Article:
Corporate raider Carl Icahn has reached an agreement with the management of CVR Energy under which the company will drop its poison pill provision, clearing the way for a potential $2.26 billion bid for the Sugar Land, Texas-based oil refiner.

Icahn first began circling the CVR wagon in January, after his affiliates picked up a 14.5 percent stake in the company for about $144.7 million. The purchase also made Icahn the company’s largest shareholder, and CVR and its lawyers from Wachtell, Lipton, Rosen & Katz—who have plenty of experience battling the renowned shareholder activist—adopted antitakeover measures.

After months of wrangling between the parties, CVR announced Thursday that it had entered into a transaction agreement with Icahn that would allow him to complete a tender offer for the company should he gain the support of a majority of its shareholders. (While Icahn has already said publicly that 55 percent of CVR’s shareholders support him and his bid, he was unable to buy more of the company’s stock until CVR removed its poison pill.)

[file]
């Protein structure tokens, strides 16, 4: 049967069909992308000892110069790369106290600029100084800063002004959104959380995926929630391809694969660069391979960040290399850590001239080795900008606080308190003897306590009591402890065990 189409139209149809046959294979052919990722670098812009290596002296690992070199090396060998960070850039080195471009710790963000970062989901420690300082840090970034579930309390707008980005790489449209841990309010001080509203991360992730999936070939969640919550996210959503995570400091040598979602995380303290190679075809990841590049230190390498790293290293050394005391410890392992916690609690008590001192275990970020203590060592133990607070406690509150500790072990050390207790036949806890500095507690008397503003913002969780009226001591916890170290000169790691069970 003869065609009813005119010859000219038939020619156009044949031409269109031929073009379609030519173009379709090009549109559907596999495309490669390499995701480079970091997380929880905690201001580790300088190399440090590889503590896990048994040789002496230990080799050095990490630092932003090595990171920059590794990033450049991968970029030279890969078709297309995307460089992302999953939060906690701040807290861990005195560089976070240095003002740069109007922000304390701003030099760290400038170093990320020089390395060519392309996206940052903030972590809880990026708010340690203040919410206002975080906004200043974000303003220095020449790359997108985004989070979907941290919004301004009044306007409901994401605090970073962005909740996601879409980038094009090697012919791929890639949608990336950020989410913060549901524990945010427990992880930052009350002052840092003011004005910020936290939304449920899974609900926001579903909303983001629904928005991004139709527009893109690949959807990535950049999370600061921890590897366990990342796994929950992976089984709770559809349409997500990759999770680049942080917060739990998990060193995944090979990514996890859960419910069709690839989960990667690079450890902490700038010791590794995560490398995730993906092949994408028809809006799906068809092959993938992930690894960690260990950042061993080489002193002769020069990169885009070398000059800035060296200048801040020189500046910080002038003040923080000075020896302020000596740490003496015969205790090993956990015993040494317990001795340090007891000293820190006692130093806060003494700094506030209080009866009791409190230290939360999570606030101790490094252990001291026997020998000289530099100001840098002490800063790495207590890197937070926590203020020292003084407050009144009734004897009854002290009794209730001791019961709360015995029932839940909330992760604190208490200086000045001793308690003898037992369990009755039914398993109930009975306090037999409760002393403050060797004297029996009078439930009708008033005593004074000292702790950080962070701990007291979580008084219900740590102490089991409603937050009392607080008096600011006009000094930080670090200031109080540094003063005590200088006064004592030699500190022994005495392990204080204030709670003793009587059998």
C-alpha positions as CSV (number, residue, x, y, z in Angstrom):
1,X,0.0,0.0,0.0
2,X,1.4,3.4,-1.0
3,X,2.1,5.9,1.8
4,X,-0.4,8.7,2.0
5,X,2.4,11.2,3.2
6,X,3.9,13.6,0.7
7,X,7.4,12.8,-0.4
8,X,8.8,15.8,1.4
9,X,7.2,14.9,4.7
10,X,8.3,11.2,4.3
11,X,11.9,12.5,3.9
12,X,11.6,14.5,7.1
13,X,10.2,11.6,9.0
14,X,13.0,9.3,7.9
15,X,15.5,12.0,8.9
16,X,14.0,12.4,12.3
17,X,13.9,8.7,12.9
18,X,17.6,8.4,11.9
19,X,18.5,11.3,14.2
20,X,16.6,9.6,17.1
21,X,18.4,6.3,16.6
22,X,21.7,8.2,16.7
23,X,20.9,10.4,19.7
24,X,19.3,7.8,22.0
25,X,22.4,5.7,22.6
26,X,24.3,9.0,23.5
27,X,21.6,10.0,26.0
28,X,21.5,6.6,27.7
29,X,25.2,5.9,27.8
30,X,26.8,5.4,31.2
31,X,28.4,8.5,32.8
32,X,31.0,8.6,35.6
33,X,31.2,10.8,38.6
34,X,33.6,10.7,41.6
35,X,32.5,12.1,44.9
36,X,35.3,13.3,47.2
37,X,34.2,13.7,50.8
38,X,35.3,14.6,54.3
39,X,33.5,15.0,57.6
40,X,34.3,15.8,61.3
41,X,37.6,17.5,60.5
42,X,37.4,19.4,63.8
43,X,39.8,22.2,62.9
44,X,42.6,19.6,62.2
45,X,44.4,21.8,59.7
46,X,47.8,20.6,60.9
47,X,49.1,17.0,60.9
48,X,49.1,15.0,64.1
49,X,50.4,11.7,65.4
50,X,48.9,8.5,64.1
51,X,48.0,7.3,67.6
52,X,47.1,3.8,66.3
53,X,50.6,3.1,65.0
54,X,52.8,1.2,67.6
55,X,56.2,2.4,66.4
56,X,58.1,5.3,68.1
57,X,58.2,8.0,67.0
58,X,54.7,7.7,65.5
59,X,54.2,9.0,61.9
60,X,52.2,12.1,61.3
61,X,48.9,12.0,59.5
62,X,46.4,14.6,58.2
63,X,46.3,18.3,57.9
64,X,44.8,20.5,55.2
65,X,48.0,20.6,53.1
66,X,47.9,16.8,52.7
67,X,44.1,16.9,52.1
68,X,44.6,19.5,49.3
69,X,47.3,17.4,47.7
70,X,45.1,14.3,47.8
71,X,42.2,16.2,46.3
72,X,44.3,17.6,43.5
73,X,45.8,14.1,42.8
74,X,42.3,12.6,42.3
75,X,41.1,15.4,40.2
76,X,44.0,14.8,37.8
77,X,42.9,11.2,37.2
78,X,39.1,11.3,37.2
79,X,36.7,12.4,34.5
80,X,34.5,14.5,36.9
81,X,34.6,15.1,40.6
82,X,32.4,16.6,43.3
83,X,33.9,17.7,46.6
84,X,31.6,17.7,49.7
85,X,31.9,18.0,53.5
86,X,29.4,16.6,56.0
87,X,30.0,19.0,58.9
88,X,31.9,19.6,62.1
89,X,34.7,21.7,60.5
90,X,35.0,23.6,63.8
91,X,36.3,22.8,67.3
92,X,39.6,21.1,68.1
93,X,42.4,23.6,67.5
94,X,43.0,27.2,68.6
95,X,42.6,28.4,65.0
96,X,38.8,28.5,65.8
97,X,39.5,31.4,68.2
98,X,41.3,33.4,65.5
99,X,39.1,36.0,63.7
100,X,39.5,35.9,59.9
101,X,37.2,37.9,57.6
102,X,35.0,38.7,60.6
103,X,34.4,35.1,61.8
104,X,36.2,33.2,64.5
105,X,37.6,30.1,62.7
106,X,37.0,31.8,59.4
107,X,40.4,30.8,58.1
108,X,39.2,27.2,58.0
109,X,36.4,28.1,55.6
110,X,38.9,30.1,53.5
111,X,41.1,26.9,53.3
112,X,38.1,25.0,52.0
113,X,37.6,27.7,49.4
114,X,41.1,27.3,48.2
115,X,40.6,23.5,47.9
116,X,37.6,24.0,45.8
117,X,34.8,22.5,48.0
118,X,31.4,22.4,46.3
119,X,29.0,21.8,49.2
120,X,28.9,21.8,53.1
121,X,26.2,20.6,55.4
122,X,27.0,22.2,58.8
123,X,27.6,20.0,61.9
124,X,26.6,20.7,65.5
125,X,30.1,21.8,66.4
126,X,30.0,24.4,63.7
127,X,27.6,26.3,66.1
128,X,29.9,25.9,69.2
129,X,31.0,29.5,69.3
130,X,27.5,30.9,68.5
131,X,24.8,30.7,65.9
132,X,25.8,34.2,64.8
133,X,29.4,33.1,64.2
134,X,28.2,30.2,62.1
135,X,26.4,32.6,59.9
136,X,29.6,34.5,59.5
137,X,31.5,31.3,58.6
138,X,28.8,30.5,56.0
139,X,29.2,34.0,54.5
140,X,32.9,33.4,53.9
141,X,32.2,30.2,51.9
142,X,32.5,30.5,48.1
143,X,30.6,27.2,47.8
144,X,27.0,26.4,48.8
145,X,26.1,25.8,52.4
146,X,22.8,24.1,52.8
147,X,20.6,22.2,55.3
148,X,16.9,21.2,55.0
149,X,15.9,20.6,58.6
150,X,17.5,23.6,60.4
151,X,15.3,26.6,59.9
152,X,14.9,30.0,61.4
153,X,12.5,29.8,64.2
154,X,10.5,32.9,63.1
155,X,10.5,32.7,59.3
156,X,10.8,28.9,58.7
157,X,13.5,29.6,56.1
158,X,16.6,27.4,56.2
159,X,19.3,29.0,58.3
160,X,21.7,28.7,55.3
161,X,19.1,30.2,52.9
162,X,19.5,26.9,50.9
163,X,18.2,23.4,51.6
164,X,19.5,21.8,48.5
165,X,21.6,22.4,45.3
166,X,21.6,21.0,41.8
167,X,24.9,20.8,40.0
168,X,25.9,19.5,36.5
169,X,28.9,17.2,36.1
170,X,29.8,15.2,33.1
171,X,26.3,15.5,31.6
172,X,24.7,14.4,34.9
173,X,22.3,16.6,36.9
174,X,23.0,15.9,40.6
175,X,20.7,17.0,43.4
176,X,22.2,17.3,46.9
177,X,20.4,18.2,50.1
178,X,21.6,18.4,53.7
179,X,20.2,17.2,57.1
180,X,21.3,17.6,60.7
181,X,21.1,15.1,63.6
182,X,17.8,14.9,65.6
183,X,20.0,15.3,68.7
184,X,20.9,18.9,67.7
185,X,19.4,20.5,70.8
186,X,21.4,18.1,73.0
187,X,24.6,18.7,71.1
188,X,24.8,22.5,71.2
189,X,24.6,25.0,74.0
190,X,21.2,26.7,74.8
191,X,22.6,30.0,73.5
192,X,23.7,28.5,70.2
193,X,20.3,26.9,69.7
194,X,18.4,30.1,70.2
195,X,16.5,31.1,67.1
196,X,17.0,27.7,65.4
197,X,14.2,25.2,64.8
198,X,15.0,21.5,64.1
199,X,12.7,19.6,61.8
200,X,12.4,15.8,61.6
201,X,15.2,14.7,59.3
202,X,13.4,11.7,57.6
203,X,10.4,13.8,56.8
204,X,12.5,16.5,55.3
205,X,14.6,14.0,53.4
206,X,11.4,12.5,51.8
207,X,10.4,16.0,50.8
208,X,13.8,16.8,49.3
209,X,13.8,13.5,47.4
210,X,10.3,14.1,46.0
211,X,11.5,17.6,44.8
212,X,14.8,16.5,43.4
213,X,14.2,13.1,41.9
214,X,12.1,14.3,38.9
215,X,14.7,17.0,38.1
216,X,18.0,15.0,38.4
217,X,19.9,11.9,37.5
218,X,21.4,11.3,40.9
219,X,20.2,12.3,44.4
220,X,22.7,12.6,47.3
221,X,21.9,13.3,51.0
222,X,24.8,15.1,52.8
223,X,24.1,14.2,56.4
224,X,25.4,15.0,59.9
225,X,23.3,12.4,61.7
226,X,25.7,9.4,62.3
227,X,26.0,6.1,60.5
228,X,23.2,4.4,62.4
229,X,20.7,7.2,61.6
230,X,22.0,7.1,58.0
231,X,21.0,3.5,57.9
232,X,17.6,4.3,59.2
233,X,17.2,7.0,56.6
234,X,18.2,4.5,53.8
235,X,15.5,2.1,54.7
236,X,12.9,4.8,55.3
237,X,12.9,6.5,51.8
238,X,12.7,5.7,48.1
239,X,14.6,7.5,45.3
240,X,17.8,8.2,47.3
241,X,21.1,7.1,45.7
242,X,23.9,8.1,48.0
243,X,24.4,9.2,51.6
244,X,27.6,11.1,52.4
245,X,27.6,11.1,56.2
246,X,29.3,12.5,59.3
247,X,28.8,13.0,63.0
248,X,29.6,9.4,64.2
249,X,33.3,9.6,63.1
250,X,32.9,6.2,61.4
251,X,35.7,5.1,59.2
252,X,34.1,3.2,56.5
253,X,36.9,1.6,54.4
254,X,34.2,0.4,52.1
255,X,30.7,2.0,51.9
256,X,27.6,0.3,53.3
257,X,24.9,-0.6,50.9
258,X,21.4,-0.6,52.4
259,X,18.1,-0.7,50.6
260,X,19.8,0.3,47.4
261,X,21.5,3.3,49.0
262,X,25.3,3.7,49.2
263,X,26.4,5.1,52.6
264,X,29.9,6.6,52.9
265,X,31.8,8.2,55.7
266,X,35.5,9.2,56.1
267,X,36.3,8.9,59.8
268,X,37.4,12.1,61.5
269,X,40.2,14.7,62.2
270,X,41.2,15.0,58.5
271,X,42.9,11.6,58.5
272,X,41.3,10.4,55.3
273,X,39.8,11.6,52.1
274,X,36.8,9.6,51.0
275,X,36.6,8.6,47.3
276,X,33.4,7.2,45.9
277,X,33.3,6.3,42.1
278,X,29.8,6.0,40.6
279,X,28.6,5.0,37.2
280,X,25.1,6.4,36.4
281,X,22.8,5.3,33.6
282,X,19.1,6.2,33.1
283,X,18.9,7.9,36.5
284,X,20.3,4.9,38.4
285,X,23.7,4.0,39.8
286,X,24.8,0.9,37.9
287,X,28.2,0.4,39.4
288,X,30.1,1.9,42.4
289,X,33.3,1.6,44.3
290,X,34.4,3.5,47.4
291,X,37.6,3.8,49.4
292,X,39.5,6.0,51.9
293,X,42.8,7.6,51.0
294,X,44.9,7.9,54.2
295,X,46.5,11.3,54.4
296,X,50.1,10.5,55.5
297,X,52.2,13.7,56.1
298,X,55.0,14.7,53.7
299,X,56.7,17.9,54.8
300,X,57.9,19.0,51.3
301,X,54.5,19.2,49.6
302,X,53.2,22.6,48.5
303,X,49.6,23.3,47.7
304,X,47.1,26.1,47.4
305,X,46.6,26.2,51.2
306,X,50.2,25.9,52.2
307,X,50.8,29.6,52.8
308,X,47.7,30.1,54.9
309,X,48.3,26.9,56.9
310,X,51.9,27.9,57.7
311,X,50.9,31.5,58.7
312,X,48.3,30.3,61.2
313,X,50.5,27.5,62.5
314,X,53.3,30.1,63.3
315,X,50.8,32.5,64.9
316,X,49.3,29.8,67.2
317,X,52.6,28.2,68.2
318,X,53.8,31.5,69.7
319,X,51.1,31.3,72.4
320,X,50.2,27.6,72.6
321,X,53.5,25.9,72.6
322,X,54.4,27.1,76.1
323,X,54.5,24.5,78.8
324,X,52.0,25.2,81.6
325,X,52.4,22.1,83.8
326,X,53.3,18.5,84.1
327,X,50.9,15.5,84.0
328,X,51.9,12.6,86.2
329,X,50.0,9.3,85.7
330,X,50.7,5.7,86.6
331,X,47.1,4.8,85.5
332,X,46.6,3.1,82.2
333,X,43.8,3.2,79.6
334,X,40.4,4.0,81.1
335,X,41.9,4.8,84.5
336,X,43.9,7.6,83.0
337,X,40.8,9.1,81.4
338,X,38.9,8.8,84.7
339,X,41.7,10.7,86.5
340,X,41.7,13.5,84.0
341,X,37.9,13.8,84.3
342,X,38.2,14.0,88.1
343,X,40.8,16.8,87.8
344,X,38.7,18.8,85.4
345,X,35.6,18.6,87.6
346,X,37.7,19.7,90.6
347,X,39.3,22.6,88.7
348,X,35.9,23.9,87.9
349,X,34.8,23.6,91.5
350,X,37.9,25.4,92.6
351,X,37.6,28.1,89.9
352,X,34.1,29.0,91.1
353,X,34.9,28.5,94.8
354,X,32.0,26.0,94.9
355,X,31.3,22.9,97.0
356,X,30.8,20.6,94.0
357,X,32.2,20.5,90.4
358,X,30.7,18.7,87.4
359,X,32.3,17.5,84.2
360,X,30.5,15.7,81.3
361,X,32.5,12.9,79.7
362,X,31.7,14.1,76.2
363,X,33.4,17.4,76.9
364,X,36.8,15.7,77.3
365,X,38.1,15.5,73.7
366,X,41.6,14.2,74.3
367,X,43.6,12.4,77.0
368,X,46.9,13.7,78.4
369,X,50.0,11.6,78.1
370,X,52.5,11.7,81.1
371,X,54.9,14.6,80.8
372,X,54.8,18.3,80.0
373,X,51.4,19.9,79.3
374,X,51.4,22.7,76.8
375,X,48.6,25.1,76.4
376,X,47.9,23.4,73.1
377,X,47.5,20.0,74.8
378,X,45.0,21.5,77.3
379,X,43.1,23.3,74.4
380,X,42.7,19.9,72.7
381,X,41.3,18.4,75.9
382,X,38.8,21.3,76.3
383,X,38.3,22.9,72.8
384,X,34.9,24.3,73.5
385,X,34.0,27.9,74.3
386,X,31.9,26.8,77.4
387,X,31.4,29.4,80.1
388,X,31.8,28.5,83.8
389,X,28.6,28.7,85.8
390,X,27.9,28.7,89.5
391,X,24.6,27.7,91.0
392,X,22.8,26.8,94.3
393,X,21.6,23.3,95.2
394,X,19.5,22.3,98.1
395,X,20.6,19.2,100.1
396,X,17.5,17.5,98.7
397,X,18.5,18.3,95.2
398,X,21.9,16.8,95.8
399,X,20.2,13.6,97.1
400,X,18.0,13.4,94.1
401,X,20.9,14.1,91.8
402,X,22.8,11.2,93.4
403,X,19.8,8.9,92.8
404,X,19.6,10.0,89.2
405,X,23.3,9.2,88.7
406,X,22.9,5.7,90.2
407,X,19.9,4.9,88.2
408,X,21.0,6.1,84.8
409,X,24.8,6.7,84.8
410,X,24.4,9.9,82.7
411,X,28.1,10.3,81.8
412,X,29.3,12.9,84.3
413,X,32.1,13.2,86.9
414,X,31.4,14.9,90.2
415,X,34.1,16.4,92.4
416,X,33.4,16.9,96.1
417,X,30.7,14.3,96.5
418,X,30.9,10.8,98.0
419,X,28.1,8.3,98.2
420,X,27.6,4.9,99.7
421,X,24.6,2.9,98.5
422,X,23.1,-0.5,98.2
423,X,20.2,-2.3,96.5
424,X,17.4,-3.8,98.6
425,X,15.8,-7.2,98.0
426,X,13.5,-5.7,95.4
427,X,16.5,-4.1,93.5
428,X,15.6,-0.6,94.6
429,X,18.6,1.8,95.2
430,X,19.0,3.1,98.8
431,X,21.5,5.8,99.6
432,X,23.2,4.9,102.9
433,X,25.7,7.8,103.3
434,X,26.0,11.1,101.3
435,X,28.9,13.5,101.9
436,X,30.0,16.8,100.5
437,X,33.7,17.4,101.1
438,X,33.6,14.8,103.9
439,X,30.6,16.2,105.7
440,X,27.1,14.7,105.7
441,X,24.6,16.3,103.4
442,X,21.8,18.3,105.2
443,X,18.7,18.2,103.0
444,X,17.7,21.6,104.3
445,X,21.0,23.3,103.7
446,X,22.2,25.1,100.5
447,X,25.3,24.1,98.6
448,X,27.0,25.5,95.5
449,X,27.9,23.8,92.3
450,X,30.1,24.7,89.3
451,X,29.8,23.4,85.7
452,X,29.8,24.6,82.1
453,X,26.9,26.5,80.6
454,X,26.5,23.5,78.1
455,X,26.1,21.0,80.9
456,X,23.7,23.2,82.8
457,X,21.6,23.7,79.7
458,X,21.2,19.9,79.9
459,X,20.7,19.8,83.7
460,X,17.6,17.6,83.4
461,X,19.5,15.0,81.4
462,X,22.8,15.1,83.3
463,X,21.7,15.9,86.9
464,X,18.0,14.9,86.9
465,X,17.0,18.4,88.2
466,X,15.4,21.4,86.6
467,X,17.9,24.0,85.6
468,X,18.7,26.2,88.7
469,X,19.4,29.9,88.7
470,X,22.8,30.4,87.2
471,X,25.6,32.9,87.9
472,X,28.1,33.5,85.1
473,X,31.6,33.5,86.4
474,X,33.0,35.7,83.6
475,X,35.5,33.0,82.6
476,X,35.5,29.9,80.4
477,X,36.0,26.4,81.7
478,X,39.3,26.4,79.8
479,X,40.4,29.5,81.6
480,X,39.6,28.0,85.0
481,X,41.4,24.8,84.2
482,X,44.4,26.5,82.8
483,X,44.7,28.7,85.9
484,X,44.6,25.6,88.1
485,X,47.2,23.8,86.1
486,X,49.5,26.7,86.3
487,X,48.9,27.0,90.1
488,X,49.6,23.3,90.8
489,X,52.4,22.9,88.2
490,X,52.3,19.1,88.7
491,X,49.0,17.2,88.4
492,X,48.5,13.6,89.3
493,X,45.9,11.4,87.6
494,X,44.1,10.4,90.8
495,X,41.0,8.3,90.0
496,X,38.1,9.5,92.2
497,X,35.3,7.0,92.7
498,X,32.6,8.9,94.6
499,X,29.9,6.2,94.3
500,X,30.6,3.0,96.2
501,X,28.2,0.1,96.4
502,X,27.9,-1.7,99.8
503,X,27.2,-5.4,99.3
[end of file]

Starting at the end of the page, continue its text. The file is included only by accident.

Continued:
Wachtell corporate partners Andrew Brownstein and Benjamin Roth are advising CVR, along with antitrust partner Nelson Fitts, executive compensation and benefits partner Michael Segal, restructuring and finance partner Eric Rosof, and tax partner Jodi Schwartz.

CVR’s general counsel is Edmund Gross. Last year the company, which specializes in oil refining and the production of petroleum-based products, turned to Fried, Frank, Harris, Shriver & Jacobson for counsel on its $625 million acquisition of Gary-Williams Energy

CVR securities filings show that Keith Schaitkin, general counsel of Icahn Enterprises, is advising Icahn on the potential transaction. The president of Icahn Enterprises, Daniel Ninivaggi, is a former corporate partner at Winston & Strawn.

If he proves successful in gaining control of CVR, Icahn plans to put it up for sale. Reuters reports that Icahn’s bid includes a “contingent value right” that would enable CVR shareholders to receive additional cash payments if he sells the company within nine months.